College Groups React to Obama's Higher-Education Budget With Praise and Caution

February 13, 2012

President Obama's budget for the 2013 fiscal year, released on Monday, reaffirms his commitment to community colleges and college access, targeting scarce federal resources to job-training and student-aid programs.

But the budget, which would provide $8-billion for a new "Community College to Career Fund" and increase the maximum Pell Grant by $85, provides scant detail on the president's more-controversial proposal to remake the Perkins Loan program, rewarding institutions that rein in tuition and produce good student outcomes.

Colleges had hoped that the budget would flesh out that plan, which Mr. Obama announced in his State of the Union address and in a speech at the University of Michigan last month. While they would welcome the additional aid, they worry that tying some federal aid to college costs and student outcomes could drive down quality and disproportionately harm institutions that serve large numbers of at-risk students.

Though the budget explains how the Perkins Loan program would be restructured (6.8-percent interest rate, versus the current 5 percent; interest accrual while in school, instead of only after; loans made by the federal government, rather than colleges), it does not say how the new aid would be distributed.

It's not surprising, therefore, that college groups reacted to the latest budget proposal with a mixture of praise and caution.

One group, the National Association of Student Financial Aid Administrators, said it embraced "the concept of shared accountability and responsibility in keeping costs down," but added that "it must be done in a way that does not impede institutional freedom or unfairly penalize schools that serve diverse student populations."

The Association of American Universities said it supported the president's goals, but felt it was "important that new funding criteria not narrowly define educational quality using short-term, quantitative measures or inadvertently provide incentives that would harm quality."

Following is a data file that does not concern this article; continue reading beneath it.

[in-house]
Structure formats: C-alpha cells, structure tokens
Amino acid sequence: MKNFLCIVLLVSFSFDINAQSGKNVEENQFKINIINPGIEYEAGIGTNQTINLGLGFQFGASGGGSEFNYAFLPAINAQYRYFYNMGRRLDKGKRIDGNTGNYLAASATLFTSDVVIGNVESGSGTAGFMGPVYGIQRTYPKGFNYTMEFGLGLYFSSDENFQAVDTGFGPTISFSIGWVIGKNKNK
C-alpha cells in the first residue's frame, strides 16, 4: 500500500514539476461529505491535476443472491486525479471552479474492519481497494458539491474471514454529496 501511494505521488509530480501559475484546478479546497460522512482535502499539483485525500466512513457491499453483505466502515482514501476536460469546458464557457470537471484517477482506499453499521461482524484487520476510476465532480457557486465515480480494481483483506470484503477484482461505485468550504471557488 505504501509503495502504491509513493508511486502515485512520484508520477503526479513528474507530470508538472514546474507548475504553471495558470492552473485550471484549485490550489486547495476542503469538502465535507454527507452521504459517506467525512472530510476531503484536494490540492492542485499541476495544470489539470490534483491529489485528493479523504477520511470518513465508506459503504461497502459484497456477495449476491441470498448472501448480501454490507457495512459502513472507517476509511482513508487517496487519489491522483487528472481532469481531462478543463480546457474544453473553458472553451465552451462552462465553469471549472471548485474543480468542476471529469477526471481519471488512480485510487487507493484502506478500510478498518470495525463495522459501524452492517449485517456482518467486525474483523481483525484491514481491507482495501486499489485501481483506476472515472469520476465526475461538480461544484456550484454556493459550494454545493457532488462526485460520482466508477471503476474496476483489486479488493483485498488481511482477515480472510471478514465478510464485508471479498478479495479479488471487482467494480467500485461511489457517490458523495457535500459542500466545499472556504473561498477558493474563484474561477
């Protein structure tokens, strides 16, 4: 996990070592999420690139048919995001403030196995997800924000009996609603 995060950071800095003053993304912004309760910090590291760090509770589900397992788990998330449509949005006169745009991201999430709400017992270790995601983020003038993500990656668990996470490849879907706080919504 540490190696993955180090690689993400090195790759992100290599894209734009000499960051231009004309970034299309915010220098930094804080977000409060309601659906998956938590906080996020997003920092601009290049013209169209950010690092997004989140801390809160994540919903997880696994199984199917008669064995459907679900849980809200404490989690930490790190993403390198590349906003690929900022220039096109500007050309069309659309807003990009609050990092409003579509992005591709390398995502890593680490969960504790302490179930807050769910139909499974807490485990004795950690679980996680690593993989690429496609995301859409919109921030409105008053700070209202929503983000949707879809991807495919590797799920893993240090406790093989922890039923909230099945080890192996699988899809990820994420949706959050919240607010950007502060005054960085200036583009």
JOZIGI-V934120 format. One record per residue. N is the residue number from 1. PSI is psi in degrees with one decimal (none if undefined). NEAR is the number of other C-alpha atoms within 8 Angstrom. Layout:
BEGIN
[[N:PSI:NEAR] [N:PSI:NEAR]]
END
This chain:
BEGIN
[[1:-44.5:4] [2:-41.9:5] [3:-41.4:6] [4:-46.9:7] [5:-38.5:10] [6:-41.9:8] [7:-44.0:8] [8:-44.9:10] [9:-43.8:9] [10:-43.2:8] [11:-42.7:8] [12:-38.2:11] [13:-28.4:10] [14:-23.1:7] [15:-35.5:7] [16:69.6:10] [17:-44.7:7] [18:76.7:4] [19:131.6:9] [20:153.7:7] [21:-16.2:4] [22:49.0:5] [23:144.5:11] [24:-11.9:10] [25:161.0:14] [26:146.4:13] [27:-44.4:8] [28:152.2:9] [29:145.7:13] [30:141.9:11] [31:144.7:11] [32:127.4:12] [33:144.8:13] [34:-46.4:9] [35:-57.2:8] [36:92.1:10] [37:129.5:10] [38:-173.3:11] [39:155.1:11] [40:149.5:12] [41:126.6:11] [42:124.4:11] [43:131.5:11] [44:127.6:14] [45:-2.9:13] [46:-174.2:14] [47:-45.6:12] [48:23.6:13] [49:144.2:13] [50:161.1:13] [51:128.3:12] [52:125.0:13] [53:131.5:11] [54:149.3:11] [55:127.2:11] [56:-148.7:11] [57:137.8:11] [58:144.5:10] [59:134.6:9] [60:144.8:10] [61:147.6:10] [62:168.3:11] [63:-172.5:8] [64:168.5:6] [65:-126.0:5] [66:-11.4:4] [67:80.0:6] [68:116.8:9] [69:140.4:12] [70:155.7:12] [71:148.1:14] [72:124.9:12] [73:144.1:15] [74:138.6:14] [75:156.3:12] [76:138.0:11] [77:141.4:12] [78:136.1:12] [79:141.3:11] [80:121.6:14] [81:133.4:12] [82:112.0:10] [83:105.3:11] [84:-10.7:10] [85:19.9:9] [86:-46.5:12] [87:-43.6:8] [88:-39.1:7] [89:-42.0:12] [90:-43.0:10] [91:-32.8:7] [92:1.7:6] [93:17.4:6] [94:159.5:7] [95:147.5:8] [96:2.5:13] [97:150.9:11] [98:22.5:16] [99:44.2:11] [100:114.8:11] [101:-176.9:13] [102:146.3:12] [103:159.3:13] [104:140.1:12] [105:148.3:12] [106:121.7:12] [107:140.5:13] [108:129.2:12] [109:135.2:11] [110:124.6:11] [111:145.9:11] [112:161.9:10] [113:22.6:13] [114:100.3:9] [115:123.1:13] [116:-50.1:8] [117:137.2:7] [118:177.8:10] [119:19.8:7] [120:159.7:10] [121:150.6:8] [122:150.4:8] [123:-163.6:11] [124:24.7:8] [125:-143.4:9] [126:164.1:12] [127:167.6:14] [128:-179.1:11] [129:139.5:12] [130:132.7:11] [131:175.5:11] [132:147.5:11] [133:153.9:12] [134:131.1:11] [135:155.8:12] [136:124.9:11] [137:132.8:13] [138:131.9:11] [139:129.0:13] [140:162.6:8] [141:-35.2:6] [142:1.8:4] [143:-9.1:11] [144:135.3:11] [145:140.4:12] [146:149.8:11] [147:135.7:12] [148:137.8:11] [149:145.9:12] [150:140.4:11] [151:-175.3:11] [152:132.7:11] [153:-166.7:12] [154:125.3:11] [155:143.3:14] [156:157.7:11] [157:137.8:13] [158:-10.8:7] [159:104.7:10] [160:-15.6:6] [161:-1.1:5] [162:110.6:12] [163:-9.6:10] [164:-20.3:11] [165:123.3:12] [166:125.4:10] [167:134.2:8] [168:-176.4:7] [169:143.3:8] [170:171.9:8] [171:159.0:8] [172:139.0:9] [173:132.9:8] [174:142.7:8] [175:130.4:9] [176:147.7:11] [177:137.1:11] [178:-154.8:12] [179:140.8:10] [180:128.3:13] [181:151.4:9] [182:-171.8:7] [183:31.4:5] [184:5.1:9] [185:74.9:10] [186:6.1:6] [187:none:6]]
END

Colleges also wonder how Congress will pay for the president's proposals, given that Republicans are expected to reject Mr. Obama's plan to raise taxes on individuals making more than $250,000 a year. Already, lawmakers have tightened eligibility for Pell Grants and cut other student-aid programs to cover a shortfall in the Pell Grant program.

To help close the program's gap, long-term, the president's budget proposes limiting the in-school interest subsidy on subsidized Stafford loans to 150 percent of a program's standard completion time and reducing payments to guarantee agencies that rehabilitate defaulted loans.

Colleges fear additional cuts would be required to pay for the president's other proposals, including his plan to extend the 3.4-percent interest rate on subsidized student loans for an additional year. That proposal alone could cost up to $7-billion, according to some estimates.

In its statement, the National Association of Student Financial Aid Administrators warned against enacting "permanent changes to the student-aid programs" that would offer only "temporary solutions to long-term funding issues."

For-profit colleges, meanwhile, urged administration officials to include them in the president's job-training plans. "We encourage them to work on widening the impact of this career-training fund by partnering with all institutions of higher education," said Penny Lee, managing director of the Coalition for Educational Success. She added, "We firmly believe that no stone should be left unturned in the search to find solutions to meet the needs of the job market."